JARAS News: http://rahesabz.net

  14. maryam says:

    as a nation, we’re a bundle a of contradictions that even we cant understand and resolve…it’s unfortunate that our differences get as violent and as bloddy as this.
    our inability to co-exist, is in nobodie’s best intrest and our insistence on excluding the opposite party, lies in the little dictator we all have in us!

    i prey for “sabr” for his family

  15. soheila says:

    down and death with iran islamic rejim

  16. mastaba says:

    to be honest.

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Tell Google: Stop playing Persian Gulf name games!

May 14, 2012
Larry Page
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Dear Mr. Page:

It has come to our attention that Google has begun omitting the title of the Persian Gulf from its Google Maps application. This is a disconcerting development given the undisputed historic and geographic precedent of the name Persian Gulf, and the more recent history of opening up the name to political, ethnic, and territorial disputes. However unintentionally, in adopting this practice, Google is participating in a dangerous effort to foment tensions and ethnic divisions in the Middle East by politicizing the region’s geographic nomenclature. Members of the Iranian-American community are overwhelmingly opposed to such efforts, particularly at a time when regional tensions already have been pushed to the brink and threaten to spill over into conflict. As the largest grassroots organization in the Iranian-American community, the National Iranian American Council (NIAC) calls on Google to not allow its products to become propaganda tools and to immediately reinstate the historically accurate, apolitical title of “Persian Gulf” in all of its informational products, including Google Maps.

Historically, the name “Persian Gulf” is undisputed. The Greek geographer and astronomer Ptolemy referencing in his writings the “Aquarius Persico.” The Romans referred to the "Mare Persicum." The Arabs historically call the body of water, "Bahr al-Farsia." The legal precedent of this nomenclature is also indisputable, with both the United Nations and the United States Board of Geographic Names confirming the sole legitimacy of the term “Persian Gulf.” Agreement on this matter has also been codified by the signatures of all six bordering Arab countries on United Nations directives declaring this body of water to be the Persian Gulf.

But in the past century, and particularly at times of escalating tensions, there have been efforts to exploit the name of the Persian Gulf as a political tool to foment ethnic division. From colonial interests to Arab interests to Iranian interests, the opening of debate regarding the name of the Persian Gulf has been a recent phenomenon that has been exploited for political gain by all sides. Google should not enable these politicized efforts.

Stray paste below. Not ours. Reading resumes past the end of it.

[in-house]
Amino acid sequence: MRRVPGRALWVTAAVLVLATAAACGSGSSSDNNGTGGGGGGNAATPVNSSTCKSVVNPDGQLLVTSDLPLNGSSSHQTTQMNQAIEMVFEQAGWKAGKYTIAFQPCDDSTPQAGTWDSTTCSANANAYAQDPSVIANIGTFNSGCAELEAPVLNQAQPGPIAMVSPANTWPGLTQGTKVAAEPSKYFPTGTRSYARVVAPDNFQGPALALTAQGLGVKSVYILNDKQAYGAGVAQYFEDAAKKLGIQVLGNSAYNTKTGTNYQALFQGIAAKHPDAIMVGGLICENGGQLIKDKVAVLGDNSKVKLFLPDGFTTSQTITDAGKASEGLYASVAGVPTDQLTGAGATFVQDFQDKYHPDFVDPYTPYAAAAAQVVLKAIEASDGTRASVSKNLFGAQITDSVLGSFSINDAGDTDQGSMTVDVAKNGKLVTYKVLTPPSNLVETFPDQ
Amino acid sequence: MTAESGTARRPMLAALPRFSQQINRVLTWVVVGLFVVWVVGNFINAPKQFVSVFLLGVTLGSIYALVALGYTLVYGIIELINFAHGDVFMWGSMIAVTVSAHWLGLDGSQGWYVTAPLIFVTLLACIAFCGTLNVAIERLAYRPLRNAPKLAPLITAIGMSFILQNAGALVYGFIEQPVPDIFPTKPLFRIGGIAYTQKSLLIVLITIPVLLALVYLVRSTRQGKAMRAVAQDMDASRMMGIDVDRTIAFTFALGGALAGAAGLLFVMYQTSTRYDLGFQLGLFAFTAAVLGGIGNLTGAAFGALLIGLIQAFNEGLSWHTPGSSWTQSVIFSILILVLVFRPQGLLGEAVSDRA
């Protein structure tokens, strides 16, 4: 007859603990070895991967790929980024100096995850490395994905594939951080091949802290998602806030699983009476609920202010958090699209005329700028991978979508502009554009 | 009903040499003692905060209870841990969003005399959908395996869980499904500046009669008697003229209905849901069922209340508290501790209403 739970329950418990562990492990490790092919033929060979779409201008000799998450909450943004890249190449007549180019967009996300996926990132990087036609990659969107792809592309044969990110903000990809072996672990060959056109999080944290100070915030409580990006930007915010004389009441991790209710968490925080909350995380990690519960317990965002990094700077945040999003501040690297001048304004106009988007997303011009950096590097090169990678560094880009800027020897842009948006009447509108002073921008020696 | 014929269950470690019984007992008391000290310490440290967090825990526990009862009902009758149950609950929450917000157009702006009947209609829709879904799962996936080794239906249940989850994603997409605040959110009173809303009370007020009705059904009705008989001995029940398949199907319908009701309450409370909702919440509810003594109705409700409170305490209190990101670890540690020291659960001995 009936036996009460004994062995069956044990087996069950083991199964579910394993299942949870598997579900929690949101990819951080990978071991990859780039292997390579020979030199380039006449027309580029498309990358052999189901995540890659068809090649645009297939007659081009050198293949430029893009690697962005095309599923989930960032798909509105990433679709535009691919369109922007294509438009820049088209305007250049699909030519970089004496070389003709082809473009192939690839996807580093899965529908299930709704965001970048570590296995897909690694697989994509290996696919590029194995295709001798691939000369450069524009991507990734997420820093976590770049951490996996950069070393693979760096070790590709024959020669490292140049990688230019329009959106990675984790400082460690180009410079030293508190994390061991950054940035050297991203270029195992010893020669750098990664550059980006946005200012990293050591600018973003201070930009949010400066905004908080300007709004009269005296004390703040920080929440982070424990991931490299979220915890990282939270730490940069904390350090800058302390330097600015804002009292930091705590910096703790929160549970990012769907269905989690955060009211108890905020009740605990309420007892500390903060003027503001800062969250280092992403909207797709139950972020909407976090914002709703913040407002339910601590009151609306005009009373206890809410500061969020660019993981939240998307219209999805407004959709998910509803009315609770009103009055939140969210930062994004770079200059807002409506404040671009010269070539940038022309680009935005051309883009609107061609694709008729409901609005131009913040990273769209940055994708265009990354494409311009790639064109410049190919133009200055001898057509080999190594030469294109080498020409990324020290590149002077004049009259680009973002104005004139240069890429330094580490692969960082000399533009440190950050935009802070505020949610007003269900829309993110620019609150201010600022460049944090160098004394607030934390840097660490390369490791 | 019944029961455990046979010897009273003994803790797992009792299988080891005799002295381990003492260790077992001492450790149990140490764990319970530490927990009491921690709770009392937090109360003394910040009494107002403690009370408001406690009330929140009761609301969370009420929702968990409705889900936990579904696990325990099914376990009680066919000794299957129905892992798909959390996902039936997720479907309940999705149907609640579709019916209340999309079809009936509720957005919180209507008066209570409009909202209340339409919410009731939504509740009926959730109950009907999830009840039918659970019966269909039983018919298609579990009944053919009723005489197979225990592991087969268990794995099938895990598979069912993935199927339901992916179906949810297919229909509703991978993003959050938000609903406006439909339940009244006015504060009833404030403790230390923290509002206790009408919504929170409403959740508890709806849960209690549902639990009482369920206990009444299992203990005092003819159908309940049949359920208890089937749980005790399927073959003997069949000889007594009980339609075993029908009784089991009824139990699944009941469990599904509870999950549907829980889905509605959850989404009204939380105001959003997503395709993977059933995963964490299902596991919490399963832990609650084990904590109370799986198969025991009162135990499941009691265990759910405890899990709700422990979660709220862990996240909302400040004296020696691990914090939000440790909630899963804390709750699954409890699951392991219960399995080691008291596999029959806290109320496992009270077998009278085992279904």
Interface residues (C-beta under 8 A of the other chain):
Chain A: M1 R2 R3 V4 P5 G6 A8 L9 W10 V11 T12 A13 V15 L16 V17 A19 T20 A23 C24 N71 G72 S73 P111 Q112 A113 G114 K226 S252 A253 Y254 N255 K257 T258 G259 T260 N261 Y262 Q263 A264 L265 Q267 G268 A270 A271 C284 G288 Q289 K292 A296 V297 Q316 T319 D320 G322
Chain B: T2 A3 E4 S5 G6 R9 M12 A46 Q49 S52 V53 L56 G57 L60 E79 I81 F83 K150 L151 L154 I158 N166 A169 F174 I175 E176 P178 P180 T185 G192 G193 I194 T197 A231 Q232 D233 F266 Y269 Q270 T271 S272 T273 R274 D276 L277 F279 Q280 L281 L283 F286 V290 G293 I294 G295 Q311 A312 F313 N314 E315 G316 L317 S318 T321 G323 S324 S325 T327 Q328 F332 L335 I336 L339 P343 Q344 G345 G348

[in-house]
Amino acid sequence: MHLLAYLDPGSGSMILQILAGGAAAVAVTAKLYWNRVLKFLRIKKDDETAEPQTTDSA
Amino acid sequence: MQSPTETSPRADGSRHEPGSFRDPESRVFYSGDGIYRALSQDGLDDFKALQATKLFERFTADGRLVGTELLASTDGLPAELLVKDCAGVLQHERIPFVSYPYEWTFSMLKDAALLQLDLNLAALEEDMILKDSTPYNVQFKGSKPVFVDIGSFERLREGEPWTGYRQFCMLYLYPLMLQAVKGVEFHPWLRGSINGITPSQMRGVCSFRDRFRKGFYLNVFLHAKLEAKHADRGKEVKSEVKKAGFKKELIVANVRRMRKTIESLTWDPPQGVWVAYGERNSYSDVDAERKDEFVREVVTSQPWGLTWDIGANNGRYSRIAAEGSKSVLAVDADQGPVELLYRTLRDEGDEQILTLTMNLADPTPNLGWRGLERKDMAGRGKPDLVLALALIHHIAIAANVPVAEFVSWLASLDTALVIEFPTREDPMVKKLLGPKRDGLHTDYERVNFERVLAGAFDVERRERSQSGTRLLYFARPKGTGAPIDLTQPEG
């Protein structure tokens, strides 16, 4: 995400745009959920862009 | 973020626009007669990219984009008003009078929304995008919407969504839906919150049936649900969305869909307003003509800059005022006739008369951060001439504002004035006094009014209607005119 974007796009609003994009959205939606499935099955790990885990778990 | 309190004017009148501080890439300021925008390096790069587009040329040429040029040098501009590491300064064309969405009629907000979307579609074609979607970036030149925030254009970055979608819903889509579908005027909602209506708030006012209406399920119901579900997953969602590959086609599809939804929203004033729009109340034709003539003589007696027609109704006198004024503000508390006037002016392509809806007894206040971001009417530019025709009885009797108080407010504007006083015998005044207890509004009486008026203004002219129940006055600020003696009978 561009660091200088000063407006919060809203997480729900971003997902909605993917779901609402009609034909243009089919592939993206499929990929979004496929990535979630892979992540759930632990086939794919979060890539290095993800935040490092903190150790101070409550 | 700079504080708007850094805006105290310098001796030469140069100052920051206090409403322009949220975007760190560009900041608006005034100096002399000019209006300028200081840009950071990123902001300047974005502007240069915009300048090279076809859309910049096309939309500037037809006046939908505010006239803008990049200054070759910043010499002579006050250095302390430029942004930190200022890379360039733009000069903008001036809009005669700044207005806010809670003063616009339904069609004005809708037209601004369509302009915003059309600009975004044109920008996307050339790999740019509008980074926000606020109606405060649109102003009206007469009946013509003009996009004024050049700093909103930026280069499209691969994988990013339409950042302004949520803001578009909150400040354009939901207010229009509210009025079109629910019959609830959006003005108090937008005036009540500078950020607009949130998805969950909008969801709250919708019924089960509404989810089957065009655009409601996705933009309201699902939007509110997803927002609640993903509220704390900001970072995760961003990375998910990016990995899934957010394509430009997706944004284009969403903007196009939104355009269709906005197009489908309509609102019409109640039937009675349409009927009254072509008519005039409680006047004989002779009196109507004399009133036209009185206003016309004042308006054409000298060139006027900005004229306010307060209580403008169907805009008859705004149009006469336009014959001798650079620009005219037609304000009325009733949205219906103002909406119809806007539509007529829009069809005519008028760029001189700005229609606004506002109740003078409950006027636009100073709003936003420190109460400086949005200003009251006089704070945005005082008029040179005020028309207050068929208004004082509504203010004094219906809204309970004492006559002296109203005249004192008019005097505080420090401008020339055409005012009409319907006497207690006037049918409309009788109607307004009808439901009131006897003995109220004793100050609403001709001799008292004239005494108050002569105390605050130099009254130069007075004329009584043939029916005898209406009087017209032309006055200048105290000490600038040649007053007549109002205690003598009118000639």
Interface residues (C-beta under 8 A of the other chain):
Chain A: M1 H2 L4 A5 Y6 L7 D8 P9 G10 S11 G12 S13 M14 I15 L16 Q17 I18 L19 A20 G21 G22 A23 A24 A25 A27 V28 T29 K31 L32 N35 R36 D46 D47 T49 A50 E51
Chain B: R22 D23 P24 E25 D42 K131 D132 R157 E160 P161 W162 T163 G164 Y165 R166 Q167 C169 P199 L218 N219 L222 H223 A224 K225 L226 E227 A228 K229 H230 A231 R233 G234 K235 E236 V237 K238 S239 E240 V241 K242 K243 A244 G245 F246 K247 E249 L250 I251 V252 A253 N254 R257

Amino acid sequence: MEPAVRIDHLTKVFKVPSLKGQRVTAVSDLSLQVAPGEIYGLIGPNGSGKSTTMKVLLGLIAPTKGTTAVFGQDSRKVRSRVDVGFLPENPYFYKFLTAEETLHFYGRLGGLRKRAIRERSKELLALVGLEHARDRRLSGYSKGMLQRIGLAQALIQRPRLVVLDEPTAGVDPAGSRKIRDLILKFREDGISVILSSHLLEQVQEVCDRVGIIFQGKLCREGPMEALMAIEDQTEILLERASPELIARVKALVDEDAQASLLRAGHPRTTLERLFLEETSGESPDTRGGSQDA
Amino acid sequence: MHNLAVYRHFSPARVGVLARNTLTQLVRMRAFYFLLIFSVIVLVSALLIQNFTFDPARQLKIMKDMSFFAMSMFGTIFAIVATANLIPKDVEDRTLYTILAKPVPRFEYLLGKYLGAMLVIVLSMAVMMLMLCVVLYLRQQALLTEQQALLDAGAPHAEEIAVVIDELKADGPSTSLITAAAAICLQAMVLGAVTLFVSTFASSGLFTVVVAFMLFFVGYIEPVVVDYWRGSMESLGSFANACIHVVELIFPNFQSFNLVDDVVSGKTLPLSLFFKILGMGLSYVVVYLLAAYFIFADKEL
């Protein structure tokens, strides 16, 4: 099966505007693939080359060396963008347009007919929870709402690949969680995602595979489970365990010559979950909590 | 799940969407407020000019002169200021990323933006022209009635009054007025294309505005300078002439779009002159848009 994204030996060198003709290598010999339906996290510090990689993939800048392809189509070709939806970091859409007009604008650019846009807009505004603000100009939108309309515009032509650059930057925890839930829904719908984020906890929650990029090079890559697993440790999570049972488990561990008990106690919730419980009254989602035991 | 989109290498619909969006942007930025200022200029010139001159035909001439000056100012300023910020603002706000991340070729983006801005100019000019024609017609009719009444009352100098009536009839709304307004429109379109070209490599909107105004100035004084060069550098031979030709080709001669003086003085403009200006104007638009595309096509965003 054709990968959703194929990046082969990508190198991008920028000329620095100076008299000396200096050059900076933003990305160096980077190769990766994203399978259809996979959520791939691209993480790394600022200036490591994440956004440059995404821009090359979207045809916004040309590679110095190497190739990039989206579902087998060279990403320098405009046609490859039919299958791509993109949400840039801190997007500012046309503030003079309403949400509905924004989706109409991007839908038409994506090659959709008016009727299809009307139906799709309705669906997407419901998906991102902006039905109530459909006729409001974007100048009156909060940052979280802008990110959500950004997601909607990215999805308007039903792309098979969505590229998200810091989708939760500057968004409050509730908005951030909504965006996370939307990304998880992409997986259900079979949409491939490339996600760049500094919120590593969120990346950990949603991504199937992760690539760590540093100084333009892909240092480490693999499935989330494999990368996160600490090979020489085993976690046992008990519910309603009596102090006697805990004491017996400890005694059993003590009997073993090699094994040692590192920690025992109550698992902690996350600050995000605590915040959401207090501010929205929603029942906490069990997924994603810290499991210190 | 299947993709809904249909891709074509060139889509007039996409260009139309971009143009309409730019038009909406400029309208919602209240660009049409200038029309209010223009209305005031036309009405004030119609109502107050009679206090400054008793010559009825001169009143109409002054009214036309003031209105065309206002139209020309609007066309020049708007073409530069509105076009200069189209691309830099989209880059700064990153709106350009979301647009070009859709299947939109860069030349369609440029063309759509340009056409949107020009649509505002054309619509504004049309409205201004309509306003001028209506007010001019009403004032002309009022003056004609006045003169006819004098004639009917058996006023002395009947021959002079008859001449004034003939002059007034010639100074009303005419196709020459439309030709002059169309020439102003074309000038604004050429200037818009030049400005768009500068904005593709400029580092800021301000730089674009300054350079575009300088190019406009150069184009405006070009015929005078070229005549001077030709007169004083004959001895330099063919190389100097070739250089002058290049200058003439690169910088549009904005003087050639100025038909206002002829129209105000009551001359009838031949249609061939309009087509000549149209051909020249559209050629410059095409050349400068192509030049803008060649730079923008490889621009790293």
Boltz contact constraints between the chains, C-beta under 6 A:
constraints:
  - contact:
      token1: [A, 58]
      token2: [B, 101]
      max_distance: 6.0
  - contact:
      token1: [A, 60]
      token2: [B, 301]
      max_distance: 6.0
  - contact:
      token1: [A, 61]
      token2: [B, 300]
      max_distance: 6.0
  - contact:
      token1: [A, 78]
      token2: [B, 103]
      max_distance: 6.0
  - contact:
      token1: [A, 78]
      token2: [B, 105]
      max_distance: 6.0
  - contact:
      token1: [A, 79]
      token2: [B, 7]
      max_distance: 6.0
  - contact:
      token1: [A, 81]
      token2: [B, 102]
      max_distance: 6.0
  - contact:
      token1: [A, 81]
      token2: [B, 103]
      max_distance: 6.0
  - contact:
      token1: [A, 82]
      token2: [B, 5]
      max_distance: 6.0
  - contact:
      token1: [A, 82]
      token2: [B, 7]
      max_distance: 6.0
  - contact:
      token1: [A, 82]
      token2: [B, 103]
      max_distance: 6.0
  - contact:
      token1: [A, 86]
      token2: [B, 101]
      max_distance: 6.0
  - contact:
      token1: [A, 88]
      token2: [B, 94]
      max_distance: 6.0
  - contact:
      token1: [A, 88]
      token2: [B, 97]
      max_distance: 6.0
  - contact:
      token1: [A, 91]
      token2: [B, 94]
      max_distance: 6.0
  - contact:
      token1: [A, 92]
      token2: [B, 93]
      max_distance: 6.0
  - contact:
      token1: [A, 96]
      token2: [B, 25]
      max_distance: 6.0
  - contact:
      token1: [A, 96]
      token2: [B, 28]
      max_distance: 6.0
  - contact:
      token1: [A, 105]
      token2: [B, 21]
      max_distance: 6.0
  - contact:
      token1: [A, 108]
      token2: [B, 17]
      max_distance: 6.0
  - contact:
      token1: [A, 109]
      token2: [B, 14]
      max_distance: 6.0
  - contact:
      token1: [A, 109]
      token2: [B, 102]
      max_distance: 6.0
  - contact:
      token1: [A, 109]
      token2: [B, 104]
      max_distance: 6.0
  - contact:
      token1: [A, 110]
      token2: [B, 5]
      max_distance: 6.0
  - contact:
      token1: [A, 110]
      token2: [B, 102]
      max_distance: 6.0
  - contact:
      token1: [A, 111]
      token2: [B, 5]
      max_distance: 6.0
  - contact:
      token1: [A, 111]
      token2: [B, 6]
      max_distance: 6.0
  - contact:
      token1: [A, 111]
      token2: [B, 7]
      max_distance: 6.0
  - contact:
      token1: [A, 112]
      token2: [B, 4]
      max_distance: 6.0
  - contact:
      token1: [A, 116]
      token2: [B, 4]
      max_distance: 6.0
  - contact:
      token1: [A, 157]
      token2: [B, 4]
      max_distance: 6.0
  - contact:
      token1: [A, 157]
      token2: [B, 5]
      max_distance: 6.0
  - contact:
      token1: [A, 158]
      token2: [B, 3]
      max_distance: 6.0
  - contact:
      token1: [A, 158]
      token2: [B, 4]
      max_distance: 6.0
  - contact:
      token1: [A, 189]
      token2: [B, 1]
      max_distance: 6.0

In the 1930s, British adviser to Bahrain Sir Charles Belgrave proposed to rename the Persian Gulf, “Arabian Gulf,” a proposal that was rejected by the British Colonial and Foreign offices. Two decades later, the Anglo-Iranian Oil Company resurrected the term during its dispute with Mohammad Mossadegh, the Iranian Prime Minister whose battle with British oil interests would end in a U.S.-sponsored coup d'état that continues to haunt U.S.-Iran relations. In the 1960s, the title “Arabian Gulf” became central to propaganda efforts during the Pan-Arabism era aimed at exploiting ethnic divisions in the region to unite Arabs against non-Arabs, namely Iranians and Israelis. The term was later employed by Saddam Hussein to justify his aims at territorial expansion. Osama Bin Laden even adopted the phrase in an attempt to rally Arab populations by emphasizing ethnic rivalries in the Middle East.

We have serious concerns that Google is now playing into these efforts of geographic politicization. Unfortunately, this is not the first time Google has stirred controversy on this topic. In 2008, Google Earth began including the term “Arabian Gulf” in addition to Persian Gulf as the name for the body of water. NIAC and others called on you then to stop using this ethnically divisive propaganda term, but to no avail. Instead of following the example of organizations like the National Geographic Society, which in 2004 used term “Arabian Gulf” in its maps but recognized the error and corrected it, Google has apparently decided to allow its informational products to become politicized.

Google should rectify this situation and immediately include the proper name for the Persian Gulf in Google Maps and all of its informational products. The exclusion of the title of the Persian Gulf diminishes your applications as informational tools, and raises questions about the integrity and accuracy of information provided by Google.

We strongly urge you to stay true to Google’s mission – “to organize the world’s information and make it universally accessible and useful” – without distorting or politicizing that information. We look forward to an explanation from you regarding the recent removal of the Persian Gulf name from Google Maps and call on you to immediately correct this mistake.